I’ve been a Yankees fan for as long as I can remember, the youngest in a line of four generations. My earliest memory is of my dad coming home from a 1978 playoff win over the Kansas City Royals, having lost his voice. From that point on, memories of Yankee games are intertwined with thoughts of my dad.
This Father’s Day, when the Nationals play the Yankees, I’ll be in Section 142 of Nationals Park with my father, in his Yankees cap, probably decorated with some fresh mustard stains. Never once had it occurred to me in my 29 years as a fan that I could follow another baseball team. But now, after living in Washington for nearly 20 years and paying some attention to the Nationals during their first seven seasons, I’m finding myself growing more attached to this exciting young squad. I’m not ready to leave the Yankees, but I’m definitely flirting with the Nats.
In three decades of cheering with my dad, I took it for granted that I’d be passing a love of the Yankees on to my own children. But now that my wife, Kristin, is due to deliver our first child, a boy, in early August, I’m starting to wonder what kind of fan we’ll raise.
This dilemma is unique to Washington, a city full of people who grew up in other places and now have the rare opportunity to unite around a team that is growing up right in front of us. But can I really nurture a Nationals fan? Would that feel treasonous, and would it let my dad down? After all, my Yankee devotion is as much a part of me as my last name and my love of hot dogs. My dad claims credit for my love of the Yankees, and he deserves it. A few career highlights:
●1982: I’m 6 years old and go to my first game with my dad and grandfather. My dad points out the opposing team’s manager and tells me, “Always boo the guys not wearing pinstripes.”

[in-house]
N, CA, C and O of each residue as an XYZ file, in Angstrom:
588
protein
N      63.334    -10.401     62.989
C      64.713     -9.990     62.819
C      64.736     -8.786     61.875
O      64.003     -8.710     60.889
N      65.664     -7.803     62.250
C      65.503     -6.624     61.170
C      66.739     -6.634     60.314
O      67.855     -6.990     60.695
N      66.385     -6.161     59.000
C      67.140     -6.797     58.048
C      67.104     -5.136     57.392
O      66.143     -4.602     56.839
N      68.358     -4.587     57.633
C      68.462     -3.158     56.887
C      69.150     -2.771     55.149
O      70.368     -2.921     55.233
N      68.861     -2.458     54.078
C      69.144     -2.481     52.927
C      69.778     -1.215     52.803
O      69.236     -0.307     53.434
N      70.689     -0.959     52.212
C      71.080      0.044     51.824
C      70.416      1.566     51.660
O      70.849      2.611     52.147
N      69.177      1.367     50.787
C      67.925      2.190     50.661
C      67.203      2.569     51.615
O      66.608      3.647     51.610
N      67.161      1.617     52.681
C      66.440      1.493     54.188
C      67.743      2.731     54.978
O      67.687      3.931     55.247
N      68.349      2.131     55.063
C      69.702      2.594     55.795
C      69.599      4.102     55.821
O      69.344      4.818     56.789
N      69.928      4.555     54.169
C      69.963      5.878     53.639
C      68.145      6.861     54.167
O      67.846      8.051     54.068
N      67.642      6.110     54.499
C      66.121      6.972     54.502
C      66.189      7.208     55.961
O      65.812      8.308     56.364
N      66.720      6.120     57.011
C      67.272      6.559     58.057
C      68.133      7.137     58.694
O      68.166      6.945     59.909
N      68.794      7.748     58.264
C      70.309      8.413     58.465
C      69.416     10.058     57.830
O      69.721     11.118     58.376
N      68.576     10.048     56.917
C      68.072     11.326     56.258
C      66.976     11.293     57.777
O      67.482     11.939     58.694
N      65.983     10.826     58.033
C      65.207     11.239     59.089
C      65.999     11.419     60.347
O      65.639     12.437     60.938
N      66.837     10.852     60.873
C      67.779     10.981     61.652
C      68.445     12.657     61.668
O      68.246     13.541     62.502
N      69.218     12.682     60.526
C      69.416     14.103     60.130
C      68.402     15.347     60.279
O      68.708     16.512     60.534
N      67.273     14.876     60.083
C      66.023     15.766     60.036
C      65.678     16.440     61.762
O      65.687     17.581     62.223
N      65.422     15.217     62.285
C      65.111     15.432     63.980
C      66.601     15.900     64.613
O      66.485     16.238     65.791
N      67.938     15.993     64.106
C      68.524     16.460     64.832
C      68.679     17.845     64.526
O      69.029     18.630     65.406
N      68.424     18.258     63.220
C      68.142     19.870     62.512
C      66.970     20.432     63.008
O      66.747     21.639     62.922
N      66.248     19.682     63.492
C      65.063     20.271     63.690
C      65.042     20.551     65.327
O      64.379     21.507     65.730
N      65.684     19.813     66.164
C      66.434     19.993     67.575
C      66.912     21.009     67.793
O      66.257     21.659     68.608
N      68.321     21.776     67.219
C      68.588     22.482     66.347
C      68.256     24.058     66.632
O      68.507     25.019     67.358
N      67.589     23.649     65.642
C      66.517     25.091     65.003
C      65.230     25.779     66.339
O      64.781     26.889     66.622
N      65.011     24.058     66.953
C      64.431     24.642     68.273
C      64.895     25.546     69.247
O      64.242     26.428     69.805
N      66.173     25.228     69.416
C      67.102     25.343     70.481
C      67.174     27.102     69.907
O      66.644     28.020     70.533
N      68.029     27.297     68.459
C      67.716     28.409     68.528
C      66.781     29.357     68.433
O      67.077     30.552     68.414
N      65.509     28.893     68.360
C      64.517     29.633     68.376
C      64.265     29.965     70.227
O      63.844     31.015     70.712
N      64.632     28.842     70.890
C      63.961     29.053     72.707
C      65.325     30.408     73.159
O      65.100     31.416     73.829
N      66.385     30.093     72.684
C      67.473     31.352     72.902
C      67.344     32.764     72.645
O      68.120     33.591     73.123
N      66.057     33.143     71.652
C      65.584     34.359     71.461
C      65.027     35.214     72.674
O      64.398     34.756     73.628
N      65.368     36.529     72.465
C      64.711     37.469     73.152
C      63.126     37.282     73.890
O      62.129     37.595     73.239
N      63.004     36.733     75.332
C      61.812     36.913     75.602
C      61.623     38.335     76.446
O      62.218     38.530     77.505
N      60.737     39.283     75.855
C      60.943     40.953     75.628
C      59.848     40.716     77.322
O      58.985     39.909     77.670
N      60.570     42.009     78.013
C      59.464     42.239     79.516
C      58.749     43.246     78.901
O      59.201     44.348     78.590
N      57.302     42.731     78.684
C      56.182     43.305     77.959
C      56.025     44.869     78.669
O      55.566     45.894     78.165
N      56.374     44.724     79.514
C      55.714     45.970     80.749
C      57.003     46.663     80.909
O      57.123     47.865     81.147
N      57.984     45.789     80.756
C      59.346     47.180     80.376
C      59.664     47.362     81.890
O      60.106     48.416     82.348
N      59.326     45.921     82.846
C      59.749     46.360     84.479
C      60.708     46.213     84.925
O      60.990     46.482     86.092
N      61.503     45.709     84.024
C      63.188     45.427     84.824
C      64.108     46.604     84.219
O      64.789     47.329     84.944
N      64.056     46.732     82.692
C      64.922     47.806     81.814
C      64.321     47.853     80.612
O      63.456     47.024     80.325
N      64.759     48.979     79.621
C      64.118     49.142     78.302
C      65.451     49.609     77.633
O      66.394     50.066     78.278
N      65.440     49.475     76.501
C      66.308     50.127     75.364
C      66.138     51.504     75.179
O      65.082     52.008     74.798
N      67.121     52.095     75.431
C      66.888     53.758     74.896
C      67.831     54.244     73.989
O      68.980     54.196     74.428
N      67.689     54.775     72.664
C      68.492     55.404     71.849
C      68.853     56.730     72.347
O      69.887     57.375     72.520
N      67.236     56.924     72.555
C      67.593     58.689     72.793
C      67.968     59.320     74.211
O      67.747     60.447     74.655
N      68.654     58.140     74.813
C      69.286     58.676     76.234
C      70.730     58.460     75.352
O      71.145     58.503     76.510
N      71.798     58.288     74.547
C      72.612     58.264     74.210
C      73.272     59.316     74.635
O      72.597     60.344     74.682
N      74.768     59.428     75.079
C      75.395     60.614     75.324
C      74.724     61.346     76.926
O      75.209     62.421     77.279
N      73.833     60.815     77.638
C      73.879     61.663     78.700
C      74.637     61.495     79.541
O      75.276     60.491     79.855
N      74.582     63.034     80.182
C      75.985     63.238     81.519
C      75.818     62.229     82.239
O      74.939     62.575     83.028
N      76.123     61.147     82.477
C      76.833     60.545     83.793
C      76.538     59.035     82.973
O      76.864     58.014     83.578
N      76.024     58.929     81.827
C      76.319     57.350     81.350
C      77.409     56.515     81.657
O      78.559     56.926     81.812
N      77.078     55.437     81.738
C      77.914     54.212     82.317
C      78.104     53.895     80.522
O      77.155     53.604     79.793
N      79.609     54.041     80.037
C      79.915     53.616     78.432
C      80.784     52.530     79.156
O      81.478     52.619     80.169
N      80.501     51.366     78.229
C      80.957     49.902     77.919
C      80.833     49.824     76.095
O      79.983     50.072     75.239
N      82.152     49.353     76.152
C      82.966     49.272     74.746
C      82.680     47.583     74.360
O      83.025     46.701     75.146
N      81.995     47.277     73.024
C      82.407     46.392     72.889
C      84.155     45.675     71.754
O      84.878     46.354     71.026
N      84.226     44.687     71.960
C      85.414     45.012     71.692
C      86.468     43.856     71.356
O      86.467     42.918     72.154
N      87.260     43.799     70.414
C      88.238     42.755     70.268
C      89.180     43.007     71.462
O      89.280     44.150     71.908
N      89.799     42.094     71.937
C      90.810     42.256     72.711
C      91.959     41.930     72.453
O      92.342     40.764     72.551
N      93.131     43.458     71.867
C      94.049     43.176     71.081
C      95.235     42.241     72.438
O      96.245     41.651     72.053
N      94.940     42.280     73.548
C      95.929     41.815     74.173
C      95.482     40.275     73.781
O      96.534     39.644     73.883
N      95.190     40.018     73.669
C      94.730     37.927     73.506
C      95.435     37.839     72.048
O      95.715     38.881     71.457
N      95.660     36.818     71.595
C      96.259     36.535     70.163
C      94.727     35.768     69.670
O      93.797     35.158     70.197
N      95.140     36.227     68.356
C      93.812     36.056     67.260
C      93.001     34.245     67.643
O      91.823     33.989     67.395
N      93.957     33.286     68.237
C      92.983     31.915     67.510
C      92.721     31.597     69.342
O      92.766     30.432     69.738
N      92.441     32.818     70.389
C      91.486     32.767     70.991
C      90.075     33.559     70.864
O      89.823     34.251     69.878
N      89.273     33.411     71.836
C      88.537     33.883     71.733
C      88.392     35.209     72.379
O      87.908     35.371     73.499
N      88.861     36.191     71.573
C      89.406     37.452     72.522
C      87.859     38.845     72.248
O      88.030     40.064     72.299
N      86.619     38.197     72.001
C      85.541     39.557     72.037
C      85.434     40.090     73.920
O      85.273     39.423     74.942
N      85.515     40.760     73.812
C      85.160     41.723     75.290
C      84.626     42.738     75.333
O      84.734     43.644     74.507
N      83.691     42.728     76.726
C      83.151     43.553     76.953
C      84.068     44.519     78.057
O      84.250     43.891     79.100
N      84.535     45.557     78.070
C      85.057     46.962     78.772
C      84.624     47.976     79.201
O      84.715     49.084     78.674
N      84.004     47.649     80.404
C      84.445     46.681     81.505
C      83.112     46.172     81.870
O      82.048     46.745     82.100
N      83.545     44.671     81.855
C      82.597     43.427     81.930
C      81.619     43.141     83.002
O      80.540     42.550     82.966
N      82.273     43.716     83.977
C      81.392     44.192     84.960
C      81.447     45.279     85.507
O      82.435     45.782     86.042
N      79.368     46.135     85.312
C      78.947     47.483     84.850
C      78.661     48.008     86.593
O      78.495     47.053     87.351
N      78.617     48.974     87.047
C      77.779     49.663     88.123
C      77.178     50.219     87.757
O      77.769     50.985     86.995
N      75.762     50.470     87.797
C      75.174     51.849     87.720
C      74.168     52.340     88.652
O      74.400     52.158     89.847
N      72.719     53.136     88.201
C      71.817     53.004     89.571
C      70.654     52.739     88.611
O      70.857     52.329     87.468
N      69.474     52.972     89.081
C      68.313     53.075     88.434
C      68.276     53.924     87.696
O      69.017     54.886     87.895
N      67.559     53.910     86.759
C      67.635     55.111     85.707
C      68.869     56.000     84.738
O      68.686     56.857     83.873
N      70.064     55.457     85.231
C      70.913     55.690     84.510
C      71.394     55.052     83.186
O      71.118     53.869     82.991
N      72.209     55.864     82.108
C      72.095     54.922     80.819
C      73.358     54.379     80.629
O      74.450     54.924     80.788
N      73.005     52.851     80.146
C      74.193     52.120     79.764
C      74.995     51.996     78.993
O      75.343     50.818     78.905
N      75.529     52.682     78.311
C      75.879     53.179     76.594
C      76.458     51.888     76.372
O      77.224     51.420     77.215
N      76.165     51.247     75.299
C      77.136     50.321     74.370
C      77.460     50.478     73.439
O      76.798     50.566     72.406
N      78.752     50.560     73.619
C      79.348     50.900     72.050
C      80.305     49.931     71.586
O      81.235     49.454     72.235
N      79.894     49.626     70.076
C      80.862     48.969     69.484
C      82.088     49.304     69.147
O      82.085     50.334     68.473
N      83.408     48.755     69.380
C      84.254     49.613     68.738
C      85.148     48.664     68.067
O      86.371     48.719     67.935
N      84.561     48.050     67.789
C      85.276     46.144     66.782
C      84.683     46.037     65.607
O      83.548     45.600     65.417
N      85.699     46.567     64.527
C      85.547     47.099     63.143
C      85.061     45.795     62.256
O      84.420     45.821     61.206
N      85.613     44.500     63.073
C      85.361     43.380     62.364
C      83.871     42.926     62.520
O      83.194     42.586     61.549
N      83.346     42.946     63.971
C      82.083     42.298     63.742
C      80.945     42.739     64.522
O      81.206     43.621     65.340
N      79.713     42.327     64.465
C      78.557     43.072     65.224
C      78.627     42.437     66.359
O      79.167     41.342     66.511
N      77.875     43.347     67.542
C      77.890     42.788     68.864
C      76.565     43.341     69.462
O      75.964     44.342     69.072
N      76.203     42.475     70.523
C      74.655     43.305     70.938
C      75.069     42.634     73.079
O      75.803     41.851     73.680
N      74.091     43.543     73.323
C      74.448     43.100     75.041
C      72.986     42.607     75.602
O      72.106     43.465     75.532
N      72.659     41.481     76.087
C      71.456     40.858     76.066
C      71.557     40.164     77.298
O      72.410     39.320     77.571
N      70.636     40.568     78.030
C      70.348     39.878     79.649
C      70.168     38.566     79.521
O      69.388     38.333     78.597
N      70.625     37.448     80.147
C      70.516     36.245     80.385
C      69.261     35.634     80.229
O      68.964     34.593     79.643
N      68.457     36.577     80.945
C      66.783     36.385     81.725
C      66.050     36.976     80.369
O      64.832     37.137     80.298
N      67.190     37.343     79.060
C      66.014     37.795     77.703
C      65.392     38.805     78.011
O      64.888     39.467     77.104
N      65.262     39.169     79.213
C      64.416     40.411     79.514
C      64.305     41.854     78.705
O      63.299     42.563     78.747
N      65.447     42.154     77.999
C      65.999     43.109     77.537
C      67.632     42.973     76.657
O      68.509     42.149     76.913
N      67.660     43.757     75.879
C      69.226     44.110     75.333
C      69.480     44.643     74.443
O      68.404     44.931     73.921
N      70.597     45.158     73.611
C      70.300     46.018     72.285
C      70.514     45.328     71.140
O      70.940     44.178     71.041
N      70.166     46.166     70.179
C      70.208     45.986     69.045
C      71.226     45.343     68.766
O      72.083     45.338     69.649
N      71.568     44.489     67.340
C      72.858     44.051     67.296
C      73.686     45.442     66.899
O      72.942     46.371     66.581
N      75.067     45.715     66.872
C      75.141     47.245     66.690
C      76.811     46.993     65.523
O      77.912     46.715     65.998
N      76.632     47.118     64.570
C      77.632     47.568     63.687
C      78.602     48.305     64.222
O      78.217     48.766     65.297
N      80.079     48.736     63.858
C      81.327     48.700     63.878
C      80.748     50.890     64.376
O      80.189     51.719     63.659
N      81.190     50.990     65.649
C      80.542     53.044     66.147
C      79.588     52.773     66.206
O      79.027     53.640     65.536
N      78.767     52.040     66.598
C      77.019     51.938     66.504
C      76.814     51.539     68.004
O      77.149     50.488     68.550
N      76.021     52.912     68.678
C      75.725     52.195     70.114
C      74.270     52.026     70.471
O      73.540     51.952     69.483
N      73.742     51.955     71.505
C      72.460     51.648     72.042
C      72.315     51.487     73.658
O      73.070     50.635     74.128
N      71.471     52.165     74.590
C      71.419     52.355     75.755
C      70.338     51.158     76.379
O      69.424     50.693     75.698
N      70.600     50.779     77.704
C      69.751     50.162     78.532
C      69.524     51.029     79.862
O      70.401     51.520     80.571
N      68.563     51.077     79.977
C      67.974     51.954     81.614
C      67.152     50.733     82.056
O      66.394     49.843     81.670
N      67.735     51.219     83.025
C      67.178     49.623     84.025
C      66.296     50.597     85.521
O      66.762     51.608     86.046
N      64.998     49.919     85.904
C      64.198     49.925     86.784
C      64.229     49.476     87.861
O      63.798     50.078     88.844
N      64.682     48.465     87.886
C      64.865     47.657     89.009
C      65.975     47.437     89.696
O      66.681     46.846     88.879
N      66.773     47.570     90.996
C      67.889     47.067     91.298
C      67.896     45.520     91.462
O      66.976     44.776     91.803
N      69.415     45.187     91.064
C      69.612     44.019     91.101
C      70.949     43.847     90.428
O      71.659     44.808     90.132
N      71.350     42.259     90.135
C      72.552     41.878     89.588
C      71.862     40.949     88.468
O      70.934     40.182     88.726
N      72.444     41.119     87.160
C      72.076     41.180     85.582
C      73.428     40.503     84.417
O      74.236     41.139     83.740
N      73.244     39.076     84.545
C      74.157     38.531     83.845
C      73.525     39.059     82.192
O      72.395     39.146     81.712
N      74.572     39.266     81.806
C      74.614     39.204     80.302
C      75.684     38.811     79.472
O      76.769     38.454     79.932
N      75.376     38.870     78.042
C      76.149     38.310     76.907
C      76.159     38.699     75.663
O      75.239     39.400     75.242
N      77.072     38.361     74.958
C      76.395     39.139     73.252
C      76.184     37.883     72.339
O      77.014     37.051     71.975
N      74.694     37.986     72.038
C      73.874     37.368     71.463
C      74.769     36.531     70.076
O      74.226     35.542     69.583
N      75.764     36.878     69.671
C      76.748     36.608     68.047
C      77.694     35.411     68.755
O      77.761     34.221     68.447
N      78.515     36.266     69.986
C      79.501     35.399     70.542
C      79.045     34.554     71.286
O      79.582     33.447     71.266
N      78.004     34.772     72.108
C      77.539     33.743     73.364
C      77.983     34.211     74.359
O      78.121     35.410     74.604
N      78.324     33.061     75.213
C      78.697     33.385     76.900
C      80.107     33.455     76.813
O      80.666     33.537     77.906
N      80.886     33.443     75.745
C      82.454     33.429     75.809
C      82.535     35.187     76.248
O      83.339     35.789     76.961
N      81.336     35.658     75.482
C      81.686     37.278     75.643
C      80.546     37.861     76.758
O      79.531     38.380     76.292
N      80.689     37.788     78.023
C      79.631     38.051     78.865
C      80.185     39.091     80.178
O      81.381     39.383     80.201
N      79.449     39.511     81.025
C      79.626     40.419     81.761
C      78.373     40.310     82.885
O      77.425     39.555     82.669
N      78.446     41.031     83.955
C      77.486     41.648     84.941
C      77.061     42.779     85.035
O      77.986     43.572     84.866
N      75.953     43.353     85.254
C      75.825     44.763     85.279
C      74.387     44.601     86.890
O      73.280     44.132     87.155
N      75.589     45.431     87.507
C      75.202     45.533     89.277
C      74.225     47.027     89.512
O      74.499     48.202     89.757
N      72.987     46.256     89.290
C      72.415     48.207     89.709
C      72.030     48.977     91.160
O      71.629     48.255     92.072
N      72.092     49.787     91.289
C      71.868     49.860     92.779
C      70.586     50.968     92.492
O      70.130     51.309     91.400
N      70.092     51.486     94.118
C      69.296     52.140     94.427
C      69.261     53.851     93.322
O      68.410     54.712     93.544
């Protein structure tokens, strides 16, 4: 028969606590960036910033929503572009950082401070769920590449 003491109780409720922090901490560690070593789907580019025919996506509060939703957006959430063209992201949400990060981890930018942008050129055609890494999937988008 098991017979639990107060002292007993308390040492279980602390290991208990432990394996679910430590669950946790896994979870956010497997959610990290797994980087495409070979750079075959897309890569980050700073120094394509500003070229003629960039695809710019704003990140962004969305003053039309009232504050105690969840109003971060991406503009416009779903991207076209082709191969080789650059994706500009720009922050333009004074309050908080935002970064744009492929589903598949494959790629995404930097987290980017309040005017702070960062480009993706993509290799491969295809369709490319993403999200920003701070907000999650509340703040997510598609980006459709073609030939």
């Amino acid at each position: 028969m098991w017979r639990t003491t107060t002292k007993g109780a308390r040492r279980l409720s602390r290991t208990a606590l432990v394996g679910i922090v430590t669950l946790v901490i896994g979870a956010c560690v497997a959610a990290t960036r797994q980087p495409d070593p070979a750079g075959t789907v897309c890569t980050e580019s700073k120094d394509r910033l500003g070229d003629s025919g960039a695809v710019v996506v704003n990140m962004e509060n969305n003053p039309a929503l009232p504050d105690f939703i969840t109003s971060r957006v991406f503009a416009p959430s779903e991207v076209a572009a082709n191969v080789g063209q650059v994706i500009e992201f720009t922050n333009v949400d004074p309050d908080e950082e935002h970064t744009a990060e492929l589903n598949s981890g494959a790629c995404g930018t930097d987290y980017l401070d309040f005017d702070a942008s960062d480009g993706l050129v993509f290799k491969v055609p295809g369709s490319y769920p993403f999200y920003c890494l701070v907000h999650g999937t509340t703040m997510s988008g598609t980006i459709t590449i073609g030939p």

●Early 1990s: A “Let Mitch stay” chant starts in our section at Yankee Stadium when I refuse to leave an extra-innings game with my dad and sister in order to meet a dinner reservation. The chant got loud enough to guilt my dad into staying for the rest of the game.
●1994: I catch a foul ball at Yankee Stadium and immediately give it to my dad, because, for as long as I can remember, at every game we’ve attended, he’s lamented the fact that he’s never caught one.
●2003: My dad and I are in right field at Yankee Stadium when Aaron Boone hits an extra-inning home run to beat the Red Sox and send the Yankees to the World Series. My dad and I do a sort of jump-hug for about three minutes. (I’m sure glad camera phones were not yet ubiquitous.)
But just three weeks ago, I noticed a shift: I found myself flipping between Nats and Yankees coverage, more interested in Stephen Strasburg’s pitching line than CC Sabathia’s. Is it possible that the next time the Yankees are in town, my son won’t be wearing the same interlocking NY on his cap as his dad and grandpa, but instead a curly W? Will Bryce Harper be for him what Derek Jeter was for me?
I decided to call in an expert, so I spoke to Daniel Wann, a psychology professor at Murray State University who studies sports fandom. He thinks I might be in the first stages of falling for the Nats.
“We as a species have an innate need to affiliate, to be part of a group, and being a sports fan is a way to partially satisfy that,” Wann said. “So if you start to follow the Nats, you become a part of that group. And now that they’re more fun to follow, that group is growing. . . . It’s no surprise that you’re starting to get sucked in.”